and the rats.
And fearing she is losing her mind,
the young wife of the manager
of the Rock Island Hotel
throws herself under the wheels
of a passenger train
bound for Denver and points west,
falling with the grace of the six hundred
Albanian soldiers also falling
in Constantinople, with the terrible grace
of the child falling in a swill barrel,
and no one near.
What difference does it make
now, that theirs are only a few more
lovely faces incised with pain,
and that the next morning
the city under seige will be quiet?
Wednesday, May 17, 2006
I wear breath in a bag
around my neck
like Russian garlic cloves
to ward off the Black Goat:
a perennial charm to keep
lungs pink and budding,
the diffuse root hairs of alveoli
and taproot of the heart,
the Witch's Hammer,
anchored against erosion.
The secret of eternal life: breathe
or the medicine wears off.
But breath has portents
of the poison in it,
like dust upon the lips.
Whoever gave takes back,
and the charm returns home
to its mother, the lily.
photo: Enthroned Black Goat
Ritual Live In Thy Flesh)
In this book
there was a picture
of fair mad Ophelia,
floating face up, trailing daisies:
on another page
The Rape of Lucretia,
startled hand to throat,
round breasts fallen over her bodice
like white May pears.
Somewhere, dark Othello
and that poor Jew Shylock
protested in blacker pentametered despair.
The pictures drew me.
The words were only partly
understood, underscored by my
splayed young fingers across the page.
Now I trail ink-stained daisies
of my own, sing mad songs,
demand my pound of flesh,
stare blindly across the spaces
between years, and wait
for whirling obsidian waters
to have me,
to carry this ash-black body
and cut it into stars.
Painting: Echo of Ophelia by Im Elbenwald
I kept right on going on
a sort of human statement..."
What presence here
as in utero dictates?
Decide, it says, to be something!
But I am a fish
in terrible waters,
blind in the dark,
milky eyes like white oysters.
Water breaks over forceps
grasping at my crowning head
where the skin bursts
bruise-red and wrinkled.
I would decide, I say,
if I could see a light somewhere.
Here, where I am
there is never enough.
I would forgive my eyes,
for one ray
bright as a furnace.
Come, my blind sister, my other birth.
In our black hunger
we eat hope
like sacraments. In our mouth
they become something
Tuesday, May 16, 2006
gin in the veins
tonight I fly on brittle bones
out of this skin
this old pain
my top and bottom
sleep waivers like mirages
in a white fossil sea of aspirin
that dulls the saw
between deeper jacknifed vertebrae
this great grey sleep of bone
sucks me dry
Monday, May 15, 2006
Soft summer thunder
drums distant and brings
a wild velvet rush
to the red hawk's wings,
and the black pony Night
rides a dark warm wind
where the new moon skates
at the shadow's end.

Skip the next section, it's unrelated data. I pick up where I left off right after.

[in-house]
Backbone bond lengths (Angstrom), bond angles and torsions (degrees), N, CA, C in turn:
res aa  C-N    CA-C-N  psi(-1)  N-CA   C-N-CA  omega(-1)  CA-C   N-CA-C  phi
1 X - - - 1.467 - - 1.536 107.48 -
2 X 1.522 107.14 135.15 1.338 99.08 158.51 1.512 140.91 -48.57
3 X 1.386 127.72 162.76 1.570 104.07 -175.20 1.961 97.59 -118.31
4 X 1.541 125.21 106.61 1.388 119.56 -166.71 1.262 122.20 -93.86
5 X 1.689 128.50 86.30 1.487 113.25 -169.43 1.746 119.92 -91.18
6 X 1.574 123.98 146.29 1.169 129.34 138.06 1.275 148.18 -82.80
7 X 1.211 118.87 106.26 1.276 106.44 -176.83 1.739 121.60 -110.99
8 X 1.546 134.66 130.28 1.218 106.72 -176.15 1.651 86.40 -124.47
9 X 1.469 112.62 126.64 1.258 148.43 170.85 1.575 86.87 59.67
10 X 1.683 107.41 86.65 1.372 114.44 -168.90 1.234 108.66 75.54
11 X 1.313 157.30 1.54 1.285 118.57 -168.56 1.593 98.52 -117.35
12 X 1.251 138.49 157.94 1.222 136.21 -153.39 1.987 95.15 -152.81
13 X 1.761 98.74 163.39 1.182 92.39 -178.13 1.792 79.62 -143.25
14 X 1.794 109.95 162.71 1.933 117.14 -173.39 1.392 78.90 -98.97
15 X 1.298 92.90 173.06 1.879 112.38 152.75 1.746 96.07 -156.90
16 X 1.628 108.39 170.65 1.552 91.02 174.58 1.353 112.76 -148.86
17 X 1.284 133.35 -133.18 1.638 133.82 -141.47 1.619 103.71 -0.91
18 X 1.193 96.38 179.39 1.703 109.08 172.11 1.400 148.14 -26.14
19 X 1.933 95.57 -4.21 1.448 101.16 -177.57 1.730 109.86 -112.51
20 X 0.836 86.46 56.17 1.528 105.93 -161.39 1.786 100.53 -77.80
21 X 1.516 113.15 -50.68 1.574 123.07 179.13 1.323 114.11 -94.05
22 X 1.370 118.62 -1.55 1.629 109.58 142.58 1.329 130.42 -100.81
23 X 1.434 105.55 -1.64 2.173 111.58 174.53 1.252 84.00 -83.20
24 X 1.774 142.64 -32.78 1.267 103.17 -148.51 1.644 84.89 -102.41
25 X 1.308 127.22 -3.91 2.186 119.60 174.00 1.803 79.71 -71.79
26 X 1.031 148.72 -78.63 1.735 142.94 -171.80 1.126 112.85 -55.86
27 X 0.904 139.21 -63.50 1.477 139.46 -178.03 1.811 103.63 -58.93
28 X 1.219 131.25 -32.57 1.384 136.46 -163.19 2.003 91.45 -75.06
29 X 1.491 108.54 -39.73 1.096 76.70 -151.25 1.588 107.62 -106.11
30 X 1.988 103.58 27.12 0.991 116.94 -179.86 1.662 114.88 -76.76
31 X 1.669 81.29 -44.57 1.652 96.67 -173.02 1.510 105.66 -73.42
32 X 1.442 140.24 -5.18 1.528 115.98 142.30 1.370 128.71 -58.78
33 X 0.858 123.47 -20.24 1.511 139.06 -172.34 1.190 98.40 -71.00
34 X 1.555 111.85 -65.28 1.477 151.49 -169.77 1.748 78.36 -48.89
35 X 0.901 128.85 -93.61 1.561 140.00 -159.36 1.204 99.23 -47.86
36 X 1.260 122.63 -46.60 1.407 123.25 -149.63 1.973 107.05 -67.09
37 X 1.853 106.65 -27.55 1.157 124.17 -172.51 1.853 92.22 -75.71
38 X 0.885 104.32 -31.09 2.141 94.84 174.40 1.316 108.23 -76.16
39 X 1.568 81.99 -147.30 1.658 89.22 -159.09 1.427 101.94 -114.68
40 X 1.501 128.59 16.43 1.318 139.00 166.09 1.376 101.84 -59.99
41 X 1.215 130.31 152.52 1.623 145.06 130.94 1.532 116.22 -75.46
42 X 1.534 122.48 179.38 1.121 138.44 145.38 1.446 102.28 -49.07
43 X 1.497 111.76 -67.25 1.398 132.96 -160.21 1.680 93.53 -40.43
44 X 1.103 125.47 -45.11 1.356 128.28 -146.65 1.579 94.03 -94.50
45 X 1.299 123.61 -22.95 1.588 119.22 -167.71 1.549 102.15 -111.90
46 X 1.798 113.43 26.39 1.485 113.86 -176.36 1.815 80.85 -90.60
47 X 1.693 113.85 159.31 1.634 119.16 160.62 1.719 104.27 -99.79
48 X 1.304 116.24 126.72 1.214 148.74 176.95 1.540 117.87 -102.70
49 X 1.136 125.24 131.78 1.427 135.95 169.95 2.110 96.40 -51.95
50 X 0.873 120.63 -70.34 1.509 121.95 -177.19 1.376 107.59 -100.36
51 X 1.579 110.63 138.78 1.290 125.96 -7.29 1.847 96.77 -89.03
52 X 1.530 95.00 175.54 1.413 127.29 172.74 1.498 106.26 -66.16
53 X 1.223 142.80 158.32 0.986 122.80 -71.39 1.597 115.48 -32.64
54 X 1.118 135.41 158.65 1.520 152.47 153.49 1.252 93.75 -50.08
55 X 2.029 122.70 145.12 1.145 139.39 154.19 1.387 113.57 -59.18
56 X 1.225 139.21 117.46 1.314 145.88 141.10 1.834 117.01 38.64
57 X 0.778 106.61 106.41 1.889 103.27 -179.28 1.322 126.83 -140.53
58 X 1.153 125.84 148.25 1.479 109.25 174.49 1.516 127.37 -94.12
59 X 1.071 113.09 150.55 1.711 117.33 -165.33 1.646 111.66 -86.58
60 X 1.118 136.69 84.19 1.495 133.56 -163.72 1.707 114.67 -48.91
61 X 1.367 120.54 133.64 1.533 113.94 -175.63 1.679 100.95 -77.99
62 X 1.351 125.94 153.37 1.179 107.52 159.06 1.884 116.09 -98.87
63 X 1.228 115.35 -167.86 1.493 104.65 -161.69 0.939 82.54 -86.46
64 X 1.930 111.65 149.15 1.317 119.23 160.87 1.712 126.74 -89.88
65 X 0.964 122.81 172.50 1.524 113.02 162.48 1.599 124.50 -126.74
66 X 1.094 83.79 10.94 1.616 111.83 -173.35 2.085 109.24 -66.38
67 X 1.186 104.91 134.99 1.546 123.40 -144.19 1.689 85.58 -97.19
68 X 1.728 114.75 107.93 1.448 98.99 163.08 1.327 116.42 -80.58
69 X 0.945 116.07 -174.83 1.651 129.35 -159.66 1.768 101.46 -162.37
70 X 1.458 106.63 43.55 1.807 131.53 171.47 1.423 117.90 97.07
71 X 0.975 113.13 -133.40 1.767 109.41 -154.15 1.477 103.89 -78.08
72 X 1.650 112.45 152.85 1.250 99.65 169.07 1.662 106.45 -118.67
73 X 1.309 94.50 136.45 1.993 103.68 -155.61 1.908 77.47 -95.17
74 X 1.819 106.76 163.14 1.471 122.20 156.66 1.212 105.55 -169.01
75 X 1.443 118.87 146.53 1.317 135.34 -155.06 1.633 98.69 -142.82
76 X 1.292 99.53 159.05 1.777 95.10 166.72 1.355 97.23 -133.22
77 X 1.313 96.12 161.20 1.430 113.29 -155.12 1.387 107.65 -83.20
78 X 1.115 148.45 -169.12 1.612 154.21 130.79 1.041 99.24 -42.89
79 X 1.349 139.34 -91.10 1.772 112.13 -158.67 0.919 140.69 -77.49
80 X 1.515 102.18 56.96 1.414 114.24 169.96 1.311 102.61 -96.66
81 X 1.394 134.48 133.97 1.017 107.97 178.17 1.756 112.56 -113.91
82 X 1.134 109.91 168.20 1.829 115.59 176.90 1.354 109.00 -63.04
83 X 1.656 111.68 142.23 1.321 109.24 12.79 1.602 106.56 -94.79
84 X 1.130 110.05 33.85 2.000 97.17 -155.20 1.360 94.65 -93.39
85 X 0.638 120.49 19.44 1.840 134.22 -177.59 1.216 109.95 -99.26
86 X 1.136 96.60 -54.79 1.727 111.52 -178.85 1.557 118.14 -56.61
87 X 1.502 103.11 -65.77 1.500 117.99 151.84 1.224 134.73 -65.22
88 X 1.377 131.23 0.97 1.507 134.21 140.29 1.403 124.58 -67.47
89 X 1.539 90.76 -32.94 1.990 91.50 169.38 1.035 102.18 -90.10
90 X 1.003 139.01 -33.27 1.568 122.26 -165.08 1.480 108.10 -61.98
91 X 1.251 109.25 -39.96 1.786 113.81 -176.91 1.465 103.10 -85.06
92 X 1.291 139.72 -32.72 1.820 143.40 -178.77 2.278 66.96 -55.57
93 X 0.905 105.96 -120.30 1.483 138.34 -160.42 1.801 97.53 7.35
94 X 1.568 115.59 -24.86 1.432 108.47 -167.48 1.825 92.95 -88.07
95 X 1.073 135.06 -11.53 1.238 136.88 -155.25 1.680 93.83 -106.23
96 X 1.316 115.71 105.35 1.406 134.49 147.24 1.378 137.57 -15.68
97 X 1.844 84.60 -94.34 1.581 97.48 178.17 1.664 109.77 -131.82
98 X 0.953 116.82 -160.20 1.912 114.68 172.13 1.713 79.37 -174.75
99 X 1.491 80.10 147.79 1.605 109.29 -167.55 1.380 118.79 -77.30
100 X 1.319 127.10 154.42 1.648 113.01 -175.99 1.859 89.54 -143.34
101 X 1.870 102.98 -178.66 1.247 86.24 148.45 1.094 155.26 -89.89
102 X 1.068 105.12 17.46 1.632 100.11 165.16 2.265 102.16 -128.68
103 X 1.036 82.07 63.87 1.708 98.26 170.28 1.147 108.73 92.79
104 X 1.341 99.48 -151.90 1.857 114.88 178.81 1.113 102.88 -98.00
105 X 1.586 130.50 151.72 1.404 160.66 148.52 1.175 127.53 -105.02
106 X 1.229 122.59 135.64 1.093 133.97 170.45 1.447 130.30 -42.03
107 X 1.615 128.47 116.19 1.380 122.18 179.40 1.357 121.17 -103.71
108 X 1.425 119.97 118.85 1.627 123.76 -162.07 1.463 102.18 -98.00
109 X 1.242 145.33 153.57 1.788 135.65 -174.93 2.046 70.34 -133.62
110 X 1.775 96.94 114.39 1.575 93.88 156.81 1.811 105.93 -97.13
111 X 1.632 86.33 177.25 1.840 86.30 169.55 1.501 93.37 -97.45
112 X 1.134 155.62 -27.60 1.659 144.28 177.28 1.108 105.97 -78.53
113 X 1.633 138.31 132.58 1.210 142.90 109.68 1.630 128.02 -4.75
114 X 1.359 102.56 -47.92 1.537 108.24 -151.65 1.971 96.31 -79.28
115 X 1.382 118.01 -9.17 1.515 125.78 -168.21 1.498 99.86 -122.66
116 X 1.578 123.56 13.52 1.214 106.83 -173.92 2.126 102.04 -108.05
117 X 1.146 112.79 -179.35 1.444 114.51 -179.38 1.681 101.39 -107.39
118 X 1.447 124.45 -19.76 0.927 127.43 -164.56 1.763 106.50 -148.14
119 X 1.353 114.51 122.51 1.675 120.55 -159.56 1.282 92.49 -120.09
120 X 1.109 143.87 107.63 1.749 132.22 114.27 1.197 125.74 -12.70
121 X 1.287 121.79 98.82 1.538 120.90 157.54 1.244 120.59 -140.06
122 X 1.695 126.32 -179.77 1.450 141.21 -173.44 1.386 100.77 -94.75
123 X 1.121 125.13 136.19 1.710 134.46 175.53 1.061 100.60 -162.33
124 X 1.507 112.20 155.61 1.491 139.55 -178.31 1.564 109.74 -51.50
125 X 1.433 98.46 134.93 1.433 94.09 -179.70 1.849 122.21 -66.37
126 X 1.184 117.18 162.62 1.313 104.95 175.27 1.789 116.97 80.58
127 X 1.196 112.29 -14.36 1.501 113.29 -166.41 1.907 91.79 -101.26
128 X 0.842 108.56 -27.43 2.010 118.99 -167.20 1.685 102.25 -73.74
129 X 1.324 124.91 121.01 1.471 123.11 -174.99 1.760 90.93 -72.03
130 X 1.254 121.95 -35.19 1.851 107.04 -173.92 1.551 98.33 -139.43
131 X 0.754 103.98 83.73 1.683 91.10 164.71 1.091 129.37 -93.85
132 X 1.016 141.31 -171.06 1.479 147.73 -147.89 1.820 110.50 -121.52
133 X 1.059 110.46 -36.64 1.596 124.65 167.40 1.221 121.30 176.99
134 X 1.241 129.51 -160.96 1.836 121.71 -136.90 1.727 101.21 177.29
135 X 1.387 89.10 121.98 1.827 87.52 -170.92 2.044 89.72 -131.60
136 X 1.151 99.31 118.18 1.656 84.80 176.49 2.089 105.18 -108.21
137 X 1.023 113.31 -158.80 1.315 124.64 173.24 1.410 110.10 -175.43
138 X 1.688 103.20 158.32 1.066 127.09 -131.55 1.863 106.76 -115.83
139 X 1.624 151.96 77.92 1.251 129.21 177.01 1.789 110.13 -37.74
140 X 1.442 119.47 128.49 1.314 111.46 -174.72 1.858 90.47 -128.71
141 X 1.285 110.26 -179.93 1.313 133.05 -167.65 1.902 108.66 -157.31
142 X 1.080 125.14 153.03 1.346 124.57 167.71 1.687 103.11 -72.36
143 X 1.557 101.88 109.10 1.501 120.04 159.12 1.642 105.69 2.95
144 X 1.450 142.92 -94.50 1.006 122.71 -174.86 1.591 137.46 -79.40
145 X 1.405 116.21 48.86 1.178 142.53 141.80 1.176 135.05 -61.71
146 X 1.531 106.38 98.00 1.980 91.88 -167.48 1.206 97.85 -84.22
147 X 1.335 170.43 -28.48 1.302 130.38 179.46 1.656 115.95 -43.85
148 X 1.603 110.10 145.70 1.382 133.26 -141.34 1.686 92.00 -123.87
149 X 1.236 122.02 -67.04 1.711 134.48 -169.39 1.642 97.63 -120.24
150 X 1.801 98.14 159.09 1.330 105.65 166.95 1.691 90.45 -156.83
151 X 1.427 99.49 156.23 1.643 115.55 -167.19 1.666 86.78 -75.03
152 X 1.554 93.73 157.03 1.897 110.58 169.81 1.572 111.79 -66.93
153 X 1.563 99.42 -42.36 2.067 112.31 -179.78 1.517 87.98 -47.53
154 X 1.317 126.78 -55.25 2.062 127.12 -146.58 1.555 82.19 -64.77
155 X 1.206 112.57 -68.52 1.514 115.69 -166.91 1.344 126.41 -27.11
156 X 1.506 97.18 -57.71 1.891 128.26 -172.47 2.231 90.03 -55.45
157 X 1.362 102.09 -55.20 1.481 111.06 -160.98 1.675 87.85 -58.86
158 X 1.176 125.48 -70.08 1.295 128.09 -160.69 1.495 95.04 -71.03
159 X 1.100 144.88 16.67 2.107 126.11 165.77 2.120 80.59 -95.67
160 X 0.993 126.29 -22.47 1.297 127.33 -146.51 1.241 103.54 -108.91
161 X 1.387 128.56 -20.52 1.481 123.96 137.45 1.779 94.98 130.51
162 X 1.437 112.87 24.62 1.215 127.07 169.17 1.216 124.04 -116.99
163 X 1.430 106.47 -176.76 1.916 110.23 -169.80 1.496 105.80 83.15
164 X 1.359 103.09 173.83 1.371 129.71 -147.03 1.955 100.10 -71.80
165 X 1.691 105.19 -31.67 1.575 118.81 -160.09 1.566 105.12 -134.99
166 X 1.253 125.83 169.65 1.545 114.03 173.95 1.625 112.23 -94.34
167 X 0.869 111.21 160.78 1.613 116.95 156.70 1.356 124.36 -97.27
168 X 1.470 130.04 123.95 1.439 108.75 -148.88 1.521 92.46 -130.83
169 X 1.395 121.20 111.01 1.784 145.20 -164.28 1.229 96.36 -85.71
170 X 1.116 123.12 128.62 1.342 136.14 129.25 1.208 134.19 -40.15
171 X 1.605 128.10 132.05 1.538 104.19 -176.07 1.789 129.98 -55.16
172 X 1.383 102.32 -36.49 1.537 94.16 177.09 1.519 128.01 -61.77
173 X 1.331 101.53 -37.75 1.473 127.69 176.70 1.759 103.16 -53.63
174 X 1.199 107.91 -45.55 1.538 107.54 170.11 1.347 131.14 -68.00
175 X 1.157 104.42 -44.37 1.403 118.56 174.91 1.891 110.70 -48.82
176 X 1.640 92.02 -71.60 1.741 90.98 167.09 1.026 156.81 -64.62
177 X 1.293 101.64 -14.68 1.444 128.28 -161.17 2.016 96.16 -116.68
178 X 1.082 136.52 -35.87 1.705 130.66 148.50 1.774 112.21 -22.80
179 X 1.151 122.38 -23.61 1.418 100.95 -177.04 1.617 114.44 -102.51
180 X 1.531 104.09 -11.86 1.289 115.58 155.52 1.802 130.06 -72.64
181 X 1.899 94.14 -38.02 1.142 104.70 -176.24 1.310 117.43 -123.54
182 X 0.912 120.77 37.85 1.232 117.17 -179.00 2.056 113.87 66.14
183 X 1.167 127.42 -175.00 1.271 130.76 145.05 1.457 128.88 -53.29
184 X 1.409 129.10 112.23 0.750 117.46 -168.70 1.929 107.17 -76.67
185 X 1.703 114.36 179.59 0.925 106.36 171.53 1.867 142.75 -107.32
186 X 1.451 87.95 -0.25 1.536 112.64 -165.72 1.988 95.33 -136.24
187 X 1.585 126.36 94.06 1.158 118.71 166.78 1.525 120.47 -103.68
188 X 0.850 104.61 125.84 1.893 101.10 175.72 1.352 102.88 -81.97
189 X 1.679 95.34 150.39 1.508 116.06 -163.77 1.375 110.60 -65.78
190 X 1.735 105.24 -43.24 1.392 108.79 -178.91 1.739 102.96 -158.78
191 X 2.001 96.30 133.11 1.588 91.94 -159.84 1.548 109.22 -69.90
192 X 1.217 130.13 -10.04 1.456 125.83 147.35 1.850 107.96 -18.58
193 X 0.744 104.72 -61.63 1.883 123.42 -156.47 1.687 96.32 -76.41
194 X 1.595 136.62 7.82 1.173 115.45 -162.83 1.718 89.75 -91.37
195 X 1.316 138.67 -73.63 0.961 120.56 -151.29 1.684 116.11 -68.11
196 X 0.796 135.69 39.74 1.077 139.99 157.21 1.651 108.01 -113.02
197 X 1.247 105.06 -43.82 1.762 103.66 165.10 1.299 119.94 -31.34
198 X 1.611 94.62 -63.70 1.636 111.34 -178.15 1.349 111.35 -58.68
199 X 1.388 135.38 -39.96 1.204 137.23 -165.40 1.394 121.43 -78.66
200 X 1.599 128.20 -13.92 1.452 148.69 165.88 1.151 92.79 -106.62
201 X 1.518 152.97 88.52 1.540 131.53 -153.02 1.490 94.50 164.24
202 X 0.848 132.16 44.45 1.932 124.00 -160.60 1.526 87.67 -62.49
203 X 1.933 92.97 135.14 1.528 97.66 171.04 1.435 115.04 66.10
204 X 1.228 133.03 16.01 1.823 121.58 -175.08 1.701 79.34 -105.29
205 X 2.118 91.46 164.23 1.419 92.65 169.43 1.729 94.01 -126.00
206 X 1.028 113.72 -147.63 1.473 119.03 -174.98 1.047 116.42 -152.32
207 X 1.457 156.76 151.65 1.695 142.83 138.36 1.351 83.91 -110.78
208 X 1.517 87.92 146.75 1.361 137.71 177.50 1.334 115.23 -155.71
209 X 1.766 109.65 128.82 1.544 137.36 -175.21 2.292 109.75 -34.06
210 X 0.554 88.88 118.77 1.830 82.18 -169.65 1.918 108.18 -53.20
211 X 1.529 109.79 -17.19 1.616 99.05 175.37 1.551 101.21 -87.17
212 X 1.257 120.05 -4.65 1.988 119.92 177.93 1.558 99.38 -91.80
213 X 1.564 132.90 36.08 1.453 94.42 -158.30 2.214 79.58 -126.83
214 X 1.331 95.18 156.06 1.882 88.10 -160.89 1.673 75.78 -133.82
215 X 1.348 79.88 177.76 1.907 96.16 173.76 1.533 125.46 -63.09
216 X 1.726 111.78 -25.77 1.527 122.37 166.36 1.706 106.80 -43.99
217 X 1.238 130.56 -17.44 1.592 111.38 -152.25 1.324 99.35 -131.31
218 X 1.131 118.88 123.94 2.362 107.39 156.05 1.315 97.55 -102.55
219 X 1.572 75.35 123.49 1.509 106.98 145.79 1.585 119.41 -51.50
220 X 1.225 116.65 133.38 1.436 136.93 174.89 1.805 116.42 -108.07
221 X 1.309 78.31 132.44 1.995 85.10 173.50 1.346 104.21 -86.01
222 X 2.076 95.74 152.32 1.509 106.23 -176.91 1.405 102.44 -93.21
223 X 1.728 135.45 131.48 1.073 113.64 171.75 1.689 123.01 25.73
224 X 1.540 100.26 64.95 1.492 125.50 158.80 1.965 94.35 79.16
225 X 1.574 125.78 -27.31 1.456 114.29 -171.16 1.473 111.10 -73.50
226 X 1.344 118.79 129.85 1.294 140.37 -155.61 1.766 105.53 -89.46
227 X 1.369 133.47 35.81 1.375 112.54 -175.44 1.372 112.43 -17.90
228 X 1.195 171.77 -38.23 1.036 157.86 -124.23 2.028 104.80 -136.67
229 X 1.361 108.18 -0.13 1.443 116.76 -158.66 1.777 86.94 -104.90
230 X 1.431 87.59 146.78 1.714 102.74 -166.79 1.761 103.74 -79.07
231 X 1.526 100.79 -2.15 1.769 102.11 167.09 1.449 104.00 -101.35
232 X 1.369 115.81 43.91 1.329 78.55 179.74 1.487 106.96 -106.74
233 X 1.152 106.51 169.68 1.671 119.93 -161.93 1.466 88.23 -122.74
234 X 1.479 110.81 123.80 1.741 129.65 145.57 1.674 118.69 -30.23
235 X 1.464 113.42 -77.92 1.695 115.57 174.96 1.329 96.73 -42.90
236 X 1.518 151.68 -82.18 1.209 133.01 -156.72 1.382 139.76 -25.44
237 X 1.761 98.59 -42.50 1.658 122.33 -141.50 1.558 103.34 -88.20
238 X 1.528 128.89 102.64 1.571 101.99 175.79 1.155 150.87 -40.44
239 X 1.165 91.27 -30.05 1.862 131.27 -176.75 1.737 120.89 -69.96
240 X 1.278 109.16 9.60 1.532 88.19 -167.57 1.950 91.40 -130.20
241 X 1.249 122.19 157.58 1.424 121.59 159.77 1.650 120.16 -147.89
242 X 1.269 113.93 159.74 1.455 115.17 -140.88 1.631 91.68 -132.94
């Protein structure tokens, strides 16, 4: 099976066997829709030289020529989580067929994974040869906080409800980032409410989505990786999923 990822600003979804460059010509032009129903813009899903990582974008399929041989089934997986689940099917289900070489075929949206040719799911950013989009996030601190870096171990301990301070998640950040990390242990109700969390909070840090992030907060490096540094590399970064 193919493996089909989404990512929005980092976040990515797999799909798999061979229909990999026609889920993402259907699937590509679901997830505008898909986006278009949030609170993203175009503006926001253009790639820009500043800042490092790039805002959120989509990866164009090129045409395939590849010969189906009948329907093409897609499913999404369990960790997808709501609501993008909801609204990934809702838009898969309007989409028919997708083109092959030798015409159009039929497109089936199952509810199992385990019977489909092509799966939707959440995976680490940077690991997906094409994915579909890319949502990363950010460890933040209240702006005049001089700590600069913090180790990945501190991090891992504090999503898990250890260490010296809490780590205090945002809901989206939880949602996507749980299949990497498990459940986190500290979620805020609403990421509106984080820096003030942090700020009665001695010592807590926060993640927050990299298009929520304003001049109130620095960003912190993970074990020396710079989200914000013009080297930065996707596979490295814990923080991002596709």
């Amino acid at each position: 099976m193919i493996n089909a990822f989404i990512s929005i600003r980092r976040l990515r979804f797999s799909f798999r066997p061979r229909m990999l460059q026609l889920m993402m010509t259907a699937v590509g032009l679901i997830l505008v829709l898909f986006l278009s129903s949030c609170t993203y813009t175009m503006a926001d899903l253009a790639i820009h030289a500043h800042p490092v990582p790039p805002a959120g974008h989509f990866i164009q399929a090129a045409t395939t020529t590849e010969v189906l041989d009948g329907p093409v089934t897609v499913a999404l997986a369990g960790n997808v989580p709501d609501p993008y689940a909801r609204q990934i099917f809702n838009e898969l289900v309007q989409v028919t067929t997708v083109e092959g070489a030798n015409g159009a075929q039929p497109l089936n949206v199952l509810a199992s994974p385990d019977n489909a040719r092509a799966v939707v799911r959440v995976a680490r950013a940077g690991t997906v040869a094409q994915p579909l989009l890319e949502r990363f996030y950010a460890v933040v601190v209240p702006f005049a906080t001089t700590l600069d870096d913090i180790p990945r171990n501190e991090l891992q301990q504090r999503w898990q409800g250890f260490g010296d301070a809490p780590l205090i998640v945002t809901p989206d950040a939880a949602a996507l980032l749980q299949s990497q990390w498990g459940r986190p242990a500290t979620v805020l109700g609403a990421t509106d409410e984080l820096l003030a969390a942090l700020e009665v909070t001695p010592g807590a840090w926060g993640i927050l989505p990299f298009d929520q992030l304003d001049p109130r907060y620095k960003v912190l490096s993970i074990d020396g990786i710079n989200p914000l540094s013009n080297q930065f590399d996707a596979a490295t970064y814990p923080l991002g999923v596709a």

Sleep warm, sleep dry
in a buffalo skin
on the Black Pony's back,
on a dark warm wind,
and the corn stalks ripple
and the squash blooms fold,
and sleep runs easy
like a swift dark colt,
and sleep runs easy
like a swift dark colt.
Sunday, May 14, 2006
The night the Arcade burned the air turned red
as blood, a midnight mummy-shroud of smoke
wound up the sky, an ash and cherry cloak
that so lit up the glass, the house, the shed
containing all the Gypsy's magic strings
that moved her wooden hands, her ruby rings.
Oh, fire! Fire! forever in my head!
She should have known, that lady in the box,
and played a lucky card to break the locks.
She should have felt the lick of doom, have known
the itch of ghostly flame that was her own
undoing. I watched for a penny card,
some remnant of the cindered holocaust
that showed the Gypsy's fingerprint, unmarred
and pointing where the Exit sign was lost.
Friday, May 12, 2006
1. UNEXPECTED GUEST
There were nights on the Mojave
so bright we could watch the evolution of stars
above Five Fingers rising from the desert floor:
Bootes, Cassiopiae, Orion's Belt
with such an outpouring of energy and magnitude
that they will consume themselves
in only twenty million years
measured not by photocell upon a telescope
but by the naked eye
We used to sit and watch the sky
for signs and wonders
and now we know these happen
with predictable regularity
high above chaparrel and sage
watched by hawk and packrat
Papa burned brush in the woodstove
and the fire shot showers of sparks
Papa fixed his eyes on Polaris
poked the spitting fire and believed
Before the moon
before the stars
before the earth even
was Papa with a pocket full of sweets
nothing's sweeter than an outcropping
of good silver-sulfide ore
the music of the gloryhole
harp enough for him
a pennysworth of carbide
lit in a tin hat like a star
I am an unexpected guest
at this festival of lights
a stranger out of time
grown large unwieldy unrecognized
Once as a child I tried to fly
upward from the valley floor
a thousand tiny filiments of wings
flew about my sun-haloed hair
I didn't know then
would be my wings
Not that it has a meaning
outside of this odd smile I find
a certain peace of mind
a rat came every day to eat from Papa's hand
lunch shared from a tin pail
a ham sandwich apples chocolate a thermos jug of milk